Other measures which should boost recruitment in the Met include the £3,327 per annum increase in London Allowance paid to officers in the Met (and City), who were recruited on or after 1 September 1994; the provision of free rail travel within a 70-mile radius of London for the Met's officers; and the National Recruitment Campaign. By 25 February the campaign had resulted in 2,304 Expressions of Interest being passed to the Met, and a further 1,160 calls transferred to the Met's own call centre.

Several outline bids covering the Met police area are also being assessed under the first round of the Government's Starter Homes Initiative which will enable key workers, including police officers, to purchase homes in areas of high-cost housing.

The allocation of resources and the deployment of officers within the Metropolitan police is an operational decision for the Commissioner.


Country Court Hearing Centres

Mr. Garnier: To ask the Parliamentary Secretary, Lord Chancellor's Department, pursuant to his oral statement in Westminster Hall of 8 March 2001, Official Report, columns 169-70WH, if he will list the county court hearing centres which he plans to close in response to his Departmental Consultation Paper on court modernisation; and when they are to be closed. [153585]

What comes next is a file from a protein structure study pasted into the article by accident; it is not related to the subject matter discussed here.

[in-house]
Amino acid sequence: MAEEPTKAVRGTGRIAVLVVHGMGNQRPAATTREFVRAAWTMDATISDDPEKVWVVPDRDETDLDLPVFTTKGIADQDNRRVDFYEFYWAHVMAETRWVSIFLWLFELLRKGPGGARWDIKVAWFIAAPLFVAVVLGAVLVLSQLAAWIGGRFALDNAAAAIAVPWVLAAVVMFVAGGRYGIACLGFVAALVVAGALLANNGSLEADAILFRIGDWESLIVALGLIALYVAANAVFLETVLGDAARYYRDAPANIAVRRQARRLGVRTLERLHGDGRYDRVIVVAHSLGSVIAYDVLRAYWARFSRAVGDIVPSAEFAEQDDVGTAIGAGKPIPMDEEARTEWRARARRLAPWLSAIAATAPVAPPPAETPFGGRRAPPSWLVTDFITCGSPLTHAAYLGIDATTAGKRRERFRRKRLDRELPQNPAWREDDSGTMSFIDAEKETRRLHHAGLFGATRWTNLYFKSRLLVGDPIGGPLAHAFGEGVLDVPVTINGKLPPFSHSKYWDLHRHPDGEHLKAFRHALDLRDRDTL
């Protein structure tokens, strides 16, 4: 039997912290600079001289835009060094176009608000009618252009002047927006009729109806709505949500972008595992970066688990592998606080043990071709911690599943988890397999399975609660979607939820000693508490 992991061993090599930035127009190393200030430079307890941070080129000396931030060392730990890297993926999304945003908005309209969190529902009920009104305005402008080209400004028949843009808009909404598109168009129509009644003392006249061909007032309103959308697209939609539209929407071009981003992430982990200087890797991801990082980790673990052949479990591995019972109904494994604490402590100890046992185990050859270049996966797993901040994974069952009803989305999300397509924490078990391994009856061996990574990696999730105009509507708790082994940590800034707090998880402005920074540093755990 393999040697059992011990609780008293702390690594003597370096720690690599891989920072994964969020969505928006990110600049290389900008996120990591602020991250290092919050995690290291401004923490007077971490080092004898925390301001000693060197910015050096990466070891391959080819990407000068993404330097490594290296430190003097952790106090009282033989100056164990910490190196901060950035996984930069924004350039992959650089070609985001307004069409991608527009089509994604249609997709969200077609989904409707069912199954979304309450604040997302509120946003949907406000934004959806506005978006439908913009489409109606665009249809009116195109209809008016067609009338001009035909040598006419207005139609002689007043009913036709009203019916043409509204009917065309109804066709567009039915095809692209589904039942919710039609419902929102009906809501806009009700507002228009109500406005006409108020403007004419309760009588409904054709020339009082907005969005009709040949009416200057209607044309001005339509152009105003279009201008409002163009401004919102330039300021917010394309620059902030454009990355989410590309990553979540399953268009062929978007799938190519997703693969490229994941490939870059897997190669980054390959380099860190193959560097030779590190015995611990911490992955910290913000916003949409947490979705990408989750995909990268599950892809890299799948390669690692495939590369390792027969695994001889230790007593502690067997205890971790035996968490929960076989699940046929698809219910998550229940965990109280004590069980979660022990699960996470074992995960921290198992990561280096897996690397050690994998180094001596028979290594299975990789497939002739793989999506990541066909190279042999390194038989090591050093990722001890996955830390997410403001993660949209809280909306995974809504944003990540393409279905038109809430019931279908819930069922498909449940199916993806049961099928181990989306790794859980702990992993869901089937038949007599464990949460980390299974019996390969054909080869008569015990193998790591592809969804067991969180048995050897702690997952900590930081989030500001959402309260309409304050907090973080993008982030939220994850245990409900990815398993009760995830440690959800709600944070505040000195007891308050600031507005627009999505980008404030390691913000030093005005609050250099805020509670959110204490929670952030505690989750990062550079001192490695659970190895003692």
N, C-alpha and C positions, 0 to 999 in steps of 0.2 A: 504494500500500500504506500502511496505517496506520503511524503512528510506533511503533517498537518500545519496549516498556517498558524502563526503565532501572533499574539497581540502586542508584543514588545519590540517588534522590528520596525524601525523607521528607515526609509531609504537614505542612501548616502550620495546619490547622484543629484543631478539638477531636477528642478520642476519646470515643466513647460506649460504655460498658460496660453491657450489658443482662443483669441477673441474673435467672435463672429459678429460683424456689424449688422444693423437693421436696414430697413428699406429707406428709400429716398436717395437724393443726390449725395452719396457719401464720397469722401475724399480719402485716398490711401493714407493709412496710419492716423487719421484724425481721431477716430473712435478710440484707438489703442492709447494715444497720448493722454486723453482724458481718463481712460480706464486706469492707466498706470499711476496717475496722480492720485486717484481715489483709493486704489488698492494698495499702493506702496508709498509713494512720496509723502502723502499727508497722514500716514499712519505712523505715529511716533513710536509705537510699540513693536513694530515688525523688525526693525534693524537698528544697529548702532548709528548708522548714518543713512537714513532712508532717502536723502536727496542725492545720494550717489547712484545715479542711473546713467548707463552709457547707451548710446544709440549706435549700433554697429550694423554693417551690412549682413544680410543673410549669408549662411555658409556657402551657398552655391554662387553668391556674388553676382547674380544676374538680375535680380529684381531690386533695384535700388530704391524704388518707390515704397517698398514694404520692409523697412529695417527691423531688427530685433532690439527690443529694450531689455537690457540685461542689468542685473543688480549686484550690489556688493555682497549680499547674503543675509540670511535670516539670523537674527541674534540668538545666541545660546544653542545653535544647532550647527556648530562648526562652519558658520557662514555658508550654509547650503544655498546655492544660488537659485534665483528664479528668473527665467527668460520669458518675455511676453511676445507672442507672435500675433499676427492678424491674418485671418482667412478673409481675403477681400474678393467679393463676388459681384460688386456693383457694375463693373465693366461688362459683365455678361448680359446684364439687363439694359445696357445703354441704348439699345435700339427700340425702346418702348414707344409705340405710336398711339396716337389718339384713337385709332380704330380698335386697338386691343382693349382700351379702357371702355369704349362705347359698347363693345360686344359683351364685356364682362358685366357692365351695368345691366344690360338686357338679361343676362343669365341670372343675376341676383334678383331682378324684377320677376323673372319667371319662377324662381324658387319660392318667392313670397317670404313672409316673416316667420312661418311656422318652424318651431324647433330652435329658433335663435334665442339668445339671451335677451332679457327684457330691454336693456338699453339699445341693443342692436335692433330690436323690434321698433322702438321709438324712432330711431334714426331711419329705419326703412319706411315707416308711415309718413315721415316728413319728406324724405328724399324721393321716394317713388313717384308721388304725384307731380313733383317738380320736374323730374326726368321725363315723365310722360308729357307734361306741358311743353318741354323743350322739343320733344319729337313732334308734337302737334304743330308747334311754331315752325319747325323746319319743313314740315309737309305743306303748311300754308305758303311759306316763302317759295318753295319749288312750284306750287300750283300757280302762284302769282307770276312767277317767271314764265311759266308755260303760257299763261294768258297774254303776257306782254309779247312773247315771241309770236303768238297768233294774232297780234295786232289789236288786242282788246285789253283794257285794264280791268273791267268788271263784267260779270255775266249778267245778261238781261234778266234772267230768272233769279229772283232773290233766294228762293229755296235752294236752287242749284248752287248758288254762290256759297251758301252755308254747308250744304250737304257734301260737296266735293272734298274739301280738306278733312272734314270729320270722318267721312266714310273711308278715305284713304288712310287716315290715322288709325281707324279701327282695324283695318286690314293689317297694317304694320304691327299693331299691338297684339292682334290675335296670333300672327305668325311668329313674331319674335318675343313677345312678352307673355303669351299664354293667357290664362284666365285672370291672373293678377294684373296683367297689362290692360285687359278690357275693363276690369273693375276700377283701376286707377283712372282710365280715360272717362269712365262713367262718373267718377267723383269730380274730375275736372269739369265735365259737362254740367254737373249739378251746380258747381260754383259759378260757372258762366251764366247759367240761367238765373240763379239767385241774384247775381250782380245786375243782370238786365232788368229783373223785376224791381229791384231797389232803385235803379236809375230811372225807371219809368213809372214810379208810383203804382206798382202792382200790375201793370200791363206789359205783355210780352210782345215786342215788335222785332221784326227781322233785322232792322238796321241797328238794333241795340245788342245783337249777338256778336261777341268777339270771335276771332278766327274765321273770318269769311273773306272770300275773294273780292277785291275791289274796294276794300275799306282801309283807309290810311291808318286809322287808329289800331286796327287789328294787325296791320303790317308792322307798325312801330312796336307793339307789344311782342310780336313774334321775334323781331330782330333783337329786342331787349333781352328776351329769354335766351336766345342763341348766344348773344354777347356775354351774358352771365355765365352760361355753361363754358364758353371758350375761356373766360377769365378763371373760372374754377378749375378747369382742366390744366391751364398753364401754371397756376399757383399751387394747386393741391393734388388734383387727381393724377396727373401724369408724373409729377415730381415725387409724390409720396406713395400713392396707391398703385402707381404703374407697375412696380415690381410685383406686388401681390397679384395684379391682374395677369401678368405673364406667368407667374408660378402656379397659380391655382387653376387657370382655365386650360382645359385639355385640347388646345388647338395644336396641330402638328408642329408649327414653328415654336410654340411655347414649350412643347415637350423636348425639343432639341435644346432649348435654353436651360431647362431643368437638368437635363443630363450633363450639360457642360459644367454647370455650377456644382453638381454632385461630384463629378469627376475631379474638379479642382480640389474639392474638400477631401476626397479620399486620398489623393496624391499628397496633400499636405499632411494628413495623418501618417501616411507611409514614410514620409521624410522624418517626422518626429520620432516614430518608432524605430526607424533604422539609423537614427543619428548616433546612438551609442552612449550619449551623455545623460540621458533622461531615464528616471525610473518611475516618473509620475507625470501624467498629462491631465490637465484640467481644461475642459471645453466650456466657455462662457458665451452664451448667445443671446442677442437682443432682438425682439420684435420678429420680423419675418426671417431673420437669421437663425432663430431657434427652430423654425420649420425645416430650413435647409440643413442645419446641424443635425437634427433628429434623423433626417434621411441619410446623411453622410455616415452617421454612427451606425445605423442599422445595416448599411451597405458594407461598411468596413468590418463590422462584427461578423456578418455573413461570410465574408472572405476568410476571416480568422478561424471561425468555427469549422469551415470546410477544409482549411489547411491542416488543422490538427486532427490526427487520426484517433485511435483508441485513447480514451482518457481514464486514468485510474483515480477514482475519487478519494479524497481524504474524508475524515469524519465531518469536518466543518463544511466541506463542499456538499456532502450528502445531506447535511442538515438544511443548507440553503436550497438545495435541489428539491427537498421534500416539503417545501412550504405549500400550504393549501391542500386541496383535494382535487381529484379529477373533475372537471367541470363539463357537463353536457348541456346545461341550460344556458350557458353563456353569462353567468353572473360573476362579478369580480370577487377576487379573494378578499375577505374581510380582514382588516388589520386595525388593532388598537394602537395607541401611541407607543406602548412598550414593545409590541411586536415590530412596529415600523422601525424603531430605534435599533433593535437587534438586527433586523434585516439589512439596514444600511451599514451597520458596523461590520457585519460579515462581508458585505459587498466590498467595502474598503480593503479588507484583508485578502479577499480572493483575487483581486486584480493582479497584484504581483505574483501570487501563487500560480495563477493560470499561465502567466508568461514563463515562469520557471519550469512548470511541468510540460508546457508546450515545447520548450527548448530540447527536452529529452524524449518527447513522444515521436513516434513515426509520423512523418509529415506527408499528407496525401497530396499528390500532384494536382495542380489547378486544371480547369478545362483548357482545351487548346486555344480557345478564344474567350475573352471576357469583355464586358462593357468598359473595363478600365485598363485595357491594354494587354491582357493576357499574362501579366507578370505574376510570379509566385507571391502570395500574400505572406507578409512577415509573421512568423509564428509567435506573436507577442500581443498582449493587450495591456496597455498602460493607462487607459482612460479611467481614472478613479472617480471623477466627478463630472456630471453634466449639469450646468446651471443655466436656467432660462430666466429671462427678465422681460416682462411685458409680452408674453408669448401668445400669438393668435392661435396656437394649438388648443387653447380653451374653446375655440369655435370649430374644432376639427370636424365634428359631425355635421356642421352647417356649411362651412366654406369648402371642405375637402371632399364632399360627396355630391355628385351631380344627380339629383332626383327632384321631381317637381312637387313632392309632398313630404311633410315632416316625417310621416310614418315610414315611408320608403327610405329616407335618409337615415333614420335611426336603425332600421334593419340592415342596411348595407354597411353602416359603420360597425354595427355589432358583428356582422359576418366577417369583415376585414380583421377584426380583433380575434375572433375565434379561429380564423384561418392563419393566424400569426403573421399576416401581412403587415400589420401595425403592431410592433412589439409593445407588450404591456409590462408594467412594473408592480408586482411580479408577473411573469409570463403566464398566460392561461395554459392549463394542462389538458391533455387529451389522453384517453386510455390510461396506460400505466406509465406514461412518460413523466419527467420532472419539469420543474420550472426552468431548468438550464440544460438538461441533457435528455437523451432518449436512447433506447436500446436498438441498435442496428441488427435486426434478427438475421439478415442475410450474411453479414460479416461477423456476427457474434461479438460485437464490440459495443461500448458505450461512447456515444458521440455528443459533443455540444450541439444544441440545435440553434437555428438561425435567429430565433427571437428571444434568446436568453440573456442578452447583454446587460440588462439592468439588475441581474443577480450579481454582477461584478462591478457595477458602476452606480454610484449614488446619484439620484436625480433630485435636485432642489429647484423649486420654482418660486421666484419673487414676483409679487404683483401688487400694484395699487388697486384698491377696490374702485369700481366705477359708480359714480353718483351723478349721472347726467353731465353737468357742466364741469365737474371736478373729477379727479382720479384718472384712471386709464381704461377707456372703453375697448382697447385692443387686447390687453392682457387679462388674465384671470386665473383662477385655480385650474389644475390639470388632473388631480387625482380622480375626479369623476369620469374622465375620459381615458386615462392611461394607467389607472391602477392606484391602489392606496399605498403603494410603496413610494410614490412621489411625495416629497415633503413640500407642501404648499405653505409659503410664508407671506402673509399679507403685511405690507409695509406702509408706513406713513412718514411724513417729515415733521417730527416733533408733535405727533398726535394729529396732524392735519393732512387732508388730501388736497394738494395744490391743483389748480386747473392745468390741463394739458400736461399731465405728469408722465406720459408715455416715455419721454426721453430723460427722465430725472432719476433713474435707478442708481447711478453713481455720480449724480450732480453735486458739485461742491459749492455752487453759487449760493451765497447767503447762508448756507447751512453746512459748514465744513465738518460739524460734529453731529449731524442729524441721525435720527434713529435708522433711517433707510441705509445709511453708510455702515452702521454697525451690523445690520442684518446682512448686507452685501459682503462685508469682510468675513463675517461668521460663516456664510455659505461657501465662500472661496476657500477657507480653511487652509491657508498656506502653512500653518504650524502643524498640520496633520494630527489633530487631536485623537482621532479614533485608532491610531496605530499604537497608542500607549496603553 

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Mr. Lock: At present there are no plans to close particular county court hearing centres as a result of my Departmental Consultation Paper on "Modernising the Civil Courts".

A key theme of "Modernising the Civil Courts" is to make best use of our resources to improve access to justice. As the consultation paper notes, we have a responsibility to ask whether the current court estate offers the best way of providing the services that we have a duty to provide, or whether there are more cost-effective alternatives that maintain, or improve, the level of service required. To that end we are developing a strategy for achieving best value from our estate which will include identifying the most appropriate locations for hearing centres. Part of the exercise will involve looking at opportunities to develop partnerships with other agencies, including the magistrates courts, so that hearings and other services can be provided in areas where there is no permanent county court building.

Legal Services Commission

Mr. Garnier: To ask the Parliamentary Secretary, Lord Chancellor's Department, pursuant to his oral statement, in Standing Committee A, Official Report, 6 March 2001; c. 6, how many solicitors' firms had signed up to the Legal Services Commission contract for criminal legal services by 12 March; and how many he expects will have done so by 2 April. [153586]